Your “teenager” emerges at 13, what does this mean for the digital contract? Communication needs to take the driver seat. Also, is your 13-year-old mature enough? This isn’t a numbers game or an absolute rule that at 13 they get to do x, y, and x. Does your 13-year-old have an awareness of consequences? Can they think ahead about how their behaviors impact their future? Are they getting grades based on their true potential and effort? (This demonstrates understanding of cause and effect and taking responsibility) Do they follow your house rules? Have they demonstrated making good decisions to YOU? If you are nodding your head yes, maybe they are ready for their own social media account? Maybe they can have their iPhone in their room upstairs with them until bedtime, maybe they can take the laptop up with them to do their homework or search online? Again, these things can happen when you are ready and they have demonstrated maturity. Remember the key I mentioned at the beginning of this paragraph, communication. Now, communication increases with this new found freedom your mature 13-year-old has demonstrated, you have administrative access to their social media accounts, you discuss fake social media accounts and the consequences of having one.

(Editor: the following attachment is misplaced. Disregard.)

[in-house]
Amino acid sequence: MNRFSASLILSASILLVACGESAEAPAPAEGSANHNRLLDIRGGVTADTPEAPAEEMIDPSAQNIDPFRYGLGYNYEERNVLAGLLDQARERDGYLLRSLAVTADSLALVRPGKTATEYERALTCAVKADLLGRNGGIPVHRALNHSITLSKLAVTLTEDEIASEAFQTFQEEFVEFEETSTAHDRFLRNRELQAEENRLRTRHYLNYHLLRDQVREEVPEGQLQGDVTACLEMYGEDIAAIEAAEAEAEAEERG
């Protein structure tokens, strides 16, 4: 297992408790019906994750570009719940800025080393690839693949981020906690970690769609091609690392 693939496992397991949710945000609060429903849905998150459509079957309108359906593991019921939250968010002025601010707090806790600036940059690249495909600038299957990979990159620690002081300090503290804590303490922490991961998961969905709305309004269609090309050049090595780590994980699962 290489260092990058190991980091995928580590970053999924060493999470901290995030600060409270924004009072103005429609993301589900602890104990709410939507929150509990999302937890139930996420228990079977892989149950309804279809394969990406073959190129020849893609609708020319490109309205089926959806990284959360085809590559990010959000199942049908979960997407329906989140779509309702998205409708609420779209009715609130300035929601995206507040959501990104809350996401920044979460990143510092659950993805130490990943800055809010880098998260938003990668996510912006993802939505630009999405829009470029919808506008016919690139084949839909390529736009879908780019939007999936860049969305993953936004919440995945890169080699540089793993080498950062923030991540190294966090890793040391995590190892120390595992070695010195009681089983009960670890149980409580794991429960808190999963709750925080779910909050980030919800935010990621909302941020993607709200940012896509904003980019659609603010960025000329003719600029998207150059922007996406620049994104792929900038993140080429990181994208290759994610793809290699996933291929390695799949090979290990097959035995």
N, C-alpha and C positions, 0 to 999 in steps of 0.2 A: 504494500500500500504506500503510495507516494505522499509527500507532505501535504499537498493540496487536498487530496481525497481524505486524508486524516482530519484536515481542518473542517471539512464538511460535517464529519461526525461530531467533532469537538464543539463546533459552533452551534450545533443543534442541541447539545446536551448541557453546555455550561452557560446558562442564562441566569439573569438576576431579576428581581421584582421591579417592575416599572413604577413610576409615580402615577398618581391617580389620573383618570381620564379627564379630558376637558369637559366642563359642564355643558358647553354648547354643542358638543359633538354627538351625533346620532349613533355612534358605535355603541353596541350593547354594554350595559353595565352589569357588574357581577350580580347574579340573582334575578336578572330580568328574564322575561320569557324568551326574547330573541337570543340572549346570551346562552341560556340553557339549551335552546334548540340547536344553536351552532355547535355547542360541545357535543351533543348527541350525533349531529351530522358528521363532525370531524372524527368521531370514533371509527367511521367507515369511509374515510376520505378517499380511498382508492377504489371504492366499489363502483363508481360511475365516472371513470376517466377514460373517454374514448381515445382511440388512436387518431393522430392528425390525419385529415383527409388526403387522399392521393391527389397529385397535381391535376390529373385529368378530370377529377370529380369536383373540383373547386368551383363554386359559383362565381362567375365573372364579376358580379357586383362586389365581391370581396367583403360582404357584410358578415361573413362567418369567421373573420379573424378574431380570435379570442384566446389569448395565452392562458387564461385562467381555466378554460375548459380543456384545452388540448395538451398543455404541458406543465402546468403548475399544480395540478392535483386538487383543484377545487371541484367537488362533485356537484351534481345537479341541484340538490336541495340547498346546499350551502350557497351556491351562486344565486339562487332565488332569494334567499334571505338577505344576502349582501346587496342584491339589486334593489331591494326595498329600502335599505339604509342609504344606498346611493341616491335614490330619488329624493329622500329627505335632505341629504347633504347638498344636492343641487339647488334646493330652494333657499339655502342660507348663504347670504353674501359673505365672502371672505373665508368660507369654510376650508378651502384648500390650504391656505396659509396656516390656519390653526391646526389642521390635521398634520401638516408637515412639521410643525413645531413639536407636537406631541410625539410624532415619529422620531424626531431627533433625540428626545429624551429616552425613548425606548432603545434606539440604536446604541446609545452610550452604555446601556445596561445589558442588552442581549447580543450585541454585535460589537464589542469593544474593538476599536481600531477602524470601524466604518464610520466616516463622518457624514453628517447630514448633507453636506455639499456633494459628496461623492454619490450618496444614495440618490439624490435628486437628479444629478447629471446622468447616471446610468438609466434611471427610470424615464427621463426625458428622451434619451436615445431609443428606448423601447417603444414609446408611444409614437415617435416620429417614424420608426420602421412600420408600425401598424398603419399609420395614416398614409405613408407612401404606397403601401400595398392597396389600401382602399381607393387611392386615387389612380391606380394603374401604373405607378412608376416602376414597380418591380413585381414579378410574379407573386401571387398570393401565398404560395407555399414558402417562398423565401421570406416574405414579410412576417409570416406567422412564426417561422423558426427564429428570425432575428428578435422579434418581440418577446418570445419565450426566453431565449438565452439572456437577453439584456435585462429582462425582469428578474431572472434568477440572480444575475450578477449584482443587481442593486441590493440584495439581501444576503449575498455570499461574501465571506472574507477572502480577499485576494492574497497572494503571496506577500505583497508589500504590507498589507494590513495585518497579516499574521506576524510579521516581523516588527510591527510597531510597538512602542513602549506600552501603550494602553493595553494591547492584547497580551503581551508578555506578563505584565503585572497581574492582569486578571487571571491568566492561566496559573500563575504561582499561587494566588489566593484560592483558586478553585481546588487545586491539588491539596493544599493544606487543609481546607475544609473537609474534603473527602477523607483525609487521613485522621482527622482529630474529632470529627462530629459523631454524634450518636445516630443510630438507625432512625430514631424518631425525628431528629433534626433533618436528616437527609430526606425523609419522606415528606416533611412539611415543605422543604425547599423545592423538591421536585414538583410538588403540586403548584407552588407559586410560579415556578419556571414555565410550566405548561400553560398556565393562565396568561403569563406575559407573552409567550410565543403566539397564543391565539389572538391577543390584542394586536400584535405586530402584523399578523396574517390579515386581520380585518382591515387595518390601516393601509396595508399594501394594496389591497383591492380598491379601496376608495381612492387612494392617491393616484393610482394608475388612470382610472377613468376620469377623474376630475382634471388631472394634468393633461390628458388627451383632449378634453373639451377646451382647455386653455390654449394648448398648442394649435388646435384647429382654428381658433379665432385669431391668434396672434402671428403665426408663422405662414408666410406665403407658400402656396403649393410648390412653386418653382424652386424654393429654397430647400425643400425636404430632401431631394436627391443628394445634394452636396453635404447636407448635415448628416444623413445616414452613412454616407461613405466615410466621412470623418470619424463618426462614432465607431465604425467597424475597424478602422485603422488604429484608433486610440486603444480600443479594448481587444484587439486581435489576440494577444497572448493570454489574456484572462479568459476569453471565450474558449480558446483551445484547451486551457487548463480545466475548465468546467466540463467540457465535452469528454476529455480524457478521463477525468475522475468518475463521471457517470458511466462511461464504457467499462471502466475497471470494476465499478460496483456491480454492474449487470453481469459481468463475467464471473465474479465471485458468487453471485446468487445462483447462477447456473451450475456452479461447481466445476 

Next up – no iPhone, iPad, laptop whatever in their room at night after bedtime. As a therapist and parent, I can tell you that a healthy sleep schedule is one of the most important attributes to emotional health, not to mention physical health as well. Parents, are you going on social media to scroll before bed or scouring Pinterest at night? Let’s model better digital decision making to our kids. There is no reason to be scrolling once you are in your PJ’s and placing your head on the pillow. Ideally, any child in your home attending preschool up to 12th grade does not need their iPhone at night. I can almost faintly hear the moaning and frustrated squeals from your teenager through the speakers on my computer but I can tell you that there is no reason for them to have their phones every night. I can just hear it – “I have to text my friend about the homework” “We are facetiming to study together.” Well I’m sure that some teens truly will be in these predicaments. So, what do we do as parents? These times (better be on rare occasion) will call for me staying up and checking in on them a couple times. Eventually shutting it down so that they can in fact get that super important sleep I mentioned above. Maybe at some point I will be able to trust my kids with the occasional instance of keeping their phone, maybe not. To sum it up, awareness, communication, education and research are important. And when in doubt, consult a professional. Talk to your child’s pediatrician about their thoughts, consult with a therapist or take to the internet and refer to credible sources for suggestions as we navigate internet wellness for this next generation.